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Sarah Parada, Director, Corporate Marketing and Communications, Fannie Mae
John Kissinger of Dayton, Ohio, purchased a foreclosed home in February 2016 for $55,000. The house was affordable but clearly a fixer-upper. "The house was in our price range," said Kissinger. "But we needed to strip and repair the roof, repair the garage door, and re-carpet." So when he closed on the home, he rolled the cost of rehabilitation, $23,000, into a single Fannie Mae HomeStyle Renovation mortgage.
HomeStyle Renovation mortgages allow for financing of home improvements up to 50 percent of the as-completed value of the improved property in a purchase or refinance transaction. This type of financing can be less costly for borrowers than taking out a second mortgage or home equity line of credit, since it combines the cost of the home and renovation into one single-cost mortgage.
HomeStyle Renovation can be used by individual home buyers, investors, nonprofit organizations, and local government agencies.
"If we were to sell now, we would have some equity," Kissinger said. "It's a really nice home, and we plan to stay here a long time." He said the as-completed estimated value of his home was $112,000.
Bank-owned (also called real estate owned) homes are for sale in many parts of the country, and can be more affordable than non-bank-owned properties, according to Realtytrac.
Dustin Swigart, a loan originator in Cincinnati who closed 30 HomeStyle Renovation loans last year, sees this as a niche for serving low- to moderate-income customers. "With renovation loans, the buyer can do light to moderate repairs, such as flooring, roofing, electrical, and plumbing repairs, all the way up to major renovations like room additions and foundation repairs," he said.
Plus, lenders can use HomeStyle Renovation to save deals that have repair contingencies, such as repairing a wall or ceiling. "We can do all of this while still being affordable," Swigart said. "That's what makes these loans so appealing."
Swigart works with local real estate professionals, contractors, and nonprofit organizations like Cincinnati's Over-the-Rhine (OTR) Advancing Derelict and Obsolete Properties through Transfer (ADOPT), a nonprofit group that works to restore housing to productive use as part of community revitalization efforts.
"I'm able to personally help in the revitalization of the communities I serve by educating project partners on the benefits of this type of financing," he said.
OTR ADOPT uses HomeStyle Renovation loans for purchasing vacant properties to demolish and rebuild affordable housing. Those homes are sold to new owner-occupants.
Swigart likens the projects to mini economic-stimulus packages for the community: "You have the sale of the home, the purchase of new materials for the renovation, and the hiring of contractors. Plus, we're moving bank-owned inventory, which helps bring up home values by updating an aged housing stock."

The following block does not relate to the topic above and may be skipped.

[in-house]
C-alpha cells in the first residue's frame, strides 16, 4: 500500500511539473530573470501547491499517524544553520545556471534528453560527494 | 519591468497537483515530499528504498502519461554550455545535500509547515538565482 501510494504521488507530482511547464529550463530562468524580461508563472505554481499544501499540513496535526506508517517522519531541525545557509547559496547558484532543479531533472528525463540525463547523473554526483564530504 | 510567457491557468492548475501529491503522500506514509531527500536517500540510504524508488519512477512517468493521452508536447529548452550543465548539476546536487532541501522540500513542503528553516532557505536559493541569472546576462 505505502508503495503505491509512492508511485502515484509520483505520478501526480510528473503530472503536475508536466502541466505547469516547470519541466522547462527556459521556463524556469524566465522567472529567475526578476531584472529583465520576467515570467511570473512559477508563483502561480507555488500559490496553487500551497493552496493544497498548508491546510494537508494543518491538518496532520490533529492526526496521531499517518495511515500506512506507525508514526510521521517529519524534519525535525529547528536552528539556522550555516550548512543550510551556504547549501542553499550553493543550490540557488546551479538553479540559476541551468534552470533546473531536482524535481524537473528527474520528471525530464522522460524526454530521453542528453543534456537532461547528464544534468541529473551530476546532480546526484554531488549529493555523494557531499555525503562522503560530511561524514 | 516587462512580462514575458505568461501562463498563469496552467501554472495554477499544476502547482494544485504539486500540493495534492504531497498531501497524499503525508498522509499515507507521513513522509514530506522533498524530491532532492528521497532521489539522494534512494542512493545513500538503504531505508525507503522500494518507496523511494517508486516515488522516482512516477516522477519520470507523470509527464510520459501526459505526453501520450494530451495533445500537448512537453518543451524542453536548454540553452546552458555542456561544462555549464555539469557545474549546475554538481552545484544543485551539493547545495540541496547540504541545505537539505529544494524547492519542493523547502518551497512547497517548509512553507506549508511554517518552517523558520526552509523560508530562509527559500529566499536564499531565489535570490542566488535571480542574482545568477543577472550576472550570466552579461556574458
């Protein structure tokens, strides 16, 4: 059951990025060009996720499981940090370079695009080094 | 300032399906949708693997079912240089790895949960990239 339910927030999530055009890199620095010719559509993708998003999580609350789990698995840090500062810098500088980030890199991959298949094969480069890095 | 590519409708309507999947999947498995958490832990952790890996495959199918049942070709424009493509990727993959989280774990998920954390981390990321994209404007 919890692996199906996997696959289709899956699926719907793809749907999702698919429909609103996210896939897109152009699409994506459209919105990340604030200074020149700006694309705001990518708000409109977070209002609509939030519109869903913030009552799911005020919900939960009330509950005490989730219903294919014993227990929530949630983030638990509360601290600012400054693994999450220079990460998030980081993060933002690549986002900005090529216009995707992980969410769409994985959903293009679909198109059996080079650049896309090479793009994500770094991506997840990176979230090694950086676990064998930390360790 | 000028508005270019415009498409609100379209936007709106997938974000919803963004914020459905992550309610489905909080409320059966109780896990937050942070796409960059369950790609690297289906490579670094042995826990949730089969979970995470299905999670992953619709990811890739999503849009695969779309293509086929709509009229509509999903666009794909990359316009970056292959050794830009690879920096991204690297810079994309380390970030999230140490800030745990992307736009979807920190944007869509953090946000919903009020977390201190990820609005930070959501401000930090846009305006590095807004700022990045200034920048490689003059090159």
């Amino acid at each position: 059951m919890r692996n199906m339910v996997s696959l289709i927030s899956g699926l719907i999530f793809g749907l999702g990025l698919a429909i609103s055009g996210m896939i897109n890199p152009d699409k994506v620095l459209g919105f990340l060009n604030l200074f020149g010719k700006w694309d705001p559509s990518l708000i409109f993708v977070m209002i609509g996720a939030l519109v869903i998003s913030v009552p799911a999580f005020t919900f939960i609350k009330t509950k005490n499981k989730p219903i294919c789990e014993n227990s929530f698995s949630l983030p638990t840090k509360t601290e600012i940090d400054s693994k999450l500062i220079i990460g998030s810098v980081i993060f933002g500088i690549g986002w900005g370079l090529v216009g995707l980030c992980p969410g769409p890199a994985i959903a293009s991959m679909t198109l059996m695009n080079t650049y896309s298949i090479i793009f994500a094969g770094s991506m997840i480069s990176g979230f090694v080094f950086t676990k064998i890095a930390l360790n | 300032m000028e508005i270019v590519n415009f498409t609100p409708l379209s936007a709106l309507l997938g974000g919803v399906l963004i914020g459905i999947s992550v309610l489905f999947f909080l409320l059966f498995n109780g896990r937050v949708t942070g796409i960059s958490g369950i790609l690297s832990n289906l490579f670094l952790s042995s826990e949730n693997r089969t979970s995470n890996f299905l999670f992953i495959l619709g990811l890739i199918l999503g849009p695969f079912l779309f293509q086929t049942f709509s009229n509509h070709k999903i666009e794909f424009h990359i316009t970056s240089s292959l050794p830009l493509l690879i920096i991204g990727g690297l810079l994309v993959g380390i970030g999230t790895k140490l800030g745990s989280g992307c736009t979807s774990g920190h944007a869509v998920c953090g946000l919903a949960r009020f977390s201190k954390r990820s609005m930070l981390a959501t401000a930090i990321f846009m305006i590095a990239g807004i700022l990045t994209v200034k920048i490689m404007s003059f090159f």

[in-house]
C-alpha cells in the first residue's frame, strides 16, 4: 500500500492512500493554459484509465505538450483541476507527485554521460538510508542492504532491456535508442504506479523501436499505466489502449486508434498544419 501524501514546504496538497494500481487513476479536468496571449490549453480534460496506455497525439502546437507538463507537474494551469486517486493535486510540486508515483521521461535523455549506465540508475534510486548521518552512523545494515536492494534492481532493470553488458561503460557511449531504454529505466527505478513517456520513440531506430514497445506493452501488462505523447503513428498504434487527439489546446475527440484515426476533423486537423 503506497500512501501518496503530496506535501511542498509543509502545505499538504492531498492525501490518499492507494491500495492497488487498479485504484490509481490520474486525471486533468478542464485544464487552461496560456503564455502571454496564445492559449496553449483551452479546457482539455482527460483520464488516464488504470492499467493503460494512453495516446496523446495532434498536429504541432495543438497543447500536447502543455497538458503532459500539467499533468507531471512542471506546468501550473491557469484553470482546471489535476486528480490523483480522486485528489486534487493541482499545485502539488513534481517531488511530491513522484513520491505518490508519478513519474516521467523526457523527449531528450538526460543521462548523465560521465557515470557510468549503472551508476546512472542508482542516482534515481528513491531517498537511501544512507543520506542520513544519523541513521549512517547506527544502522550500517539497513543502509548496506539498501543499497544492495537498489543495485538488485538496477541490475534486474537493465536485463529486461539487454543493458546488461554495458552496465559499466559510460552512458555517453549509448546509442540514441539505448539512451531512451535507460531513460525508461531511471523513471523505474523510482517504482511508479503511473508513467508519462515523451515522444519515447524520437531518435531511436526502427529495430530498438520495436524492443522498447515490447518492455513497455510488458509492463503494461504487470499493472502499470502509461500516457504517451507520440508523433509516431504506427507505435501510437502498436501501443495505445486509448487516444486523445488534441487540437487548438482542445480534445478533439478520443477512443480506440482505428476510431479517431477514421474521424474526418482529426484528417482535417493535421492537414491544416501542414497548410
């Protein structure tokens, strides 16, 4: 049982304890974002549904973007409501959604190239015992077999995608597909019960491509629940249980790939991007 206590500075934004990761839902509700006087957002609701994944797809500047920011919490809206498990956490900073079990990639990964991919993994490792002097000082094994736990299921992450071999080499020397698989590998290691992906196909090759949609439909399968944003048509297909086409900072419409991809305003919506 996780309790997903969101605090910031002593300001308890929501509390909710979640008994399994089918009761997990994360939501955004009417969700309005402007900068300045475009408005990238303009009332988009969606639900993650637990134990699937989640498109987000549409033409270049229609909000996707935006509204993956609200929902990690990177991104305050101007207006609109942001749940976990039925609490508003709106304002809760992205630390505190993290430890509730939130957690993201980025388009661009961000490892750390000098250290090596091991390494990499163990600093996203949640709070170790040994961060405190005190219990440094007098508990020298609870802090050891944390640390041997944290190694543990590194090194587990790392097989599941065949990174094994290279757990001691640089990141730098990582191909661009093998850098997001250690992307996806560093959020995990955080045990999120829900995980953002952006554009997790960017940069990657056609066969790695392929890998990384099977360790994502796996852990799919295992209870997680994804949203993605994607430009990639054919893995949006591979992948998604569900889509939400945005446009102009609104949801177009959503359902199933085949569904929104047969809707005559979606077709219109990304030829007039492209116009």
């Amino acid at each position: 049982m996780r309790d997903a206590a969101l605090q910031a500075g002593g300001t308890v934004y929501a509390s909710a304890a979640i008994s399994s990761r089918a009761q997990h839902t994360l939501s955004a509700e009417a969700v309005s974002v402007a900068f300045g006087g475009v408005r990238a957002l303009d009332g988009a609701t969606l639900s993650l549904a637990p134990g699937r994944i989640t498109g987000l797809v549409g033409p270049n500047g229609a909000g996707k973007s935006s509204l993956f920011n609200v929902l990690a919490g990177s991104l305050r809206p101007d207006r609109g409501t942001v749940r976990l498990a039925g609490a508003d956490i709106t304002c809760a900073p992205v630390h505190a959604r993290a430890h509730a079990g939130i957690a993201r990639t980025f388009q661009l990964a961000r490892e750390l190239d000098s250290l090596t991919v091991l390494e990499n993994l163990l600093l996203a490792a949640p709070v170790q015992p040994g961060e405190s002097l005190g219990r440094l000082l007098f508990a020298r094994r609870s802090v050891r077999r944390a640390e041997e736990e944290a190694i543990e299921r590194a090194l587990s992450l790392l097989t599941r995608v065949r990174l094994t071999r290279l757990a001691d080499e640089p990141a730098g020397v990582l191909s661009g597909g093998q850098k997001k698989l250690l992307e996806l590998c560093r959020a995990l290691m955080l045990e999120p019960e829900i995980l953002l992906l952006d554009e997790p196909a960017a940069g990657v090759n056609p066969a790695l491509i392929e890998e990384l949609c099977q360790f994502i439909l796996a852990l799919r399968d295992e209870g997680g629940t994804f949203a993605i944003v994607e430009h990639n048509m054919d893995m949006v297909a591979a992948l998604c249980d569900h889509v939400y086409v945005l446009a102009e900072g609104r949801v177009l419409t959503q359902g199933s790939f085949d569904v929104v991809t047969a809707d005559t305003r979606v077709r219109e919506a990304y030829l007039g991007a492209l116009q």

According to Zillow, 11 percent of all U.S. homes were constructed before 1950. Those homes could use some updating to accommodate the tastes and expectations of today's buyers.
"You have the 'Love the house, hate the kitchen' scenario, 'We need three bathrooms,' or whatever it may be," Swigart said. "Buyers like the idea of being able to roll improvements into the purchase cost and closing with some equity." Equity-at-close figures cover a broad range, and he said he's seen consumers close with $10,000 to $90,000.
With a HomeStyle Renovation loan, borrowers can do repairs or renovate a kitchen, add a bedroom to accommodate a growing family or relatives requiring care, or modify the home to age in place.
But renovation loans are not without challenges. They can be tricky to underwrite and take longer to close. And unlike credit lines, renovation loans require lenders to administer the renovation funds by escrowing the funds and issuing draws once periodic and final inspections confirm the planned work is on track or has been completed.
Still, Swigart said he finds these loans, and working with borrowers who use them, highly rewarding. "I've made renovations my focus and have gotten really good at them by systemizing the process," he explains, "so we end up closing in 45 days or less in most cases."
His 2017 goal was to fund 50 HomeStyle Renovation loans. "It's a product I really believe in."
Learn more about HomeStyle Renovation at FannieMae.com.
To originate HomeStyle Renovation loans, lenders must
Source: Fannie Mae.
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Collection: Community Developments Investments
Before-and-after image of a home in New Orleans rehabilitated by Redmellon Restoration & Development, a mission-driven real estate development company.
Call (202) 649-6420 or email firstname.lastname@example.org. This and previous editions are available on the OCC's website at www.occ.gov/communityaffairs.
Articles by non-OCC authors represent the authors’ own views and not necessarily the views of the OCC.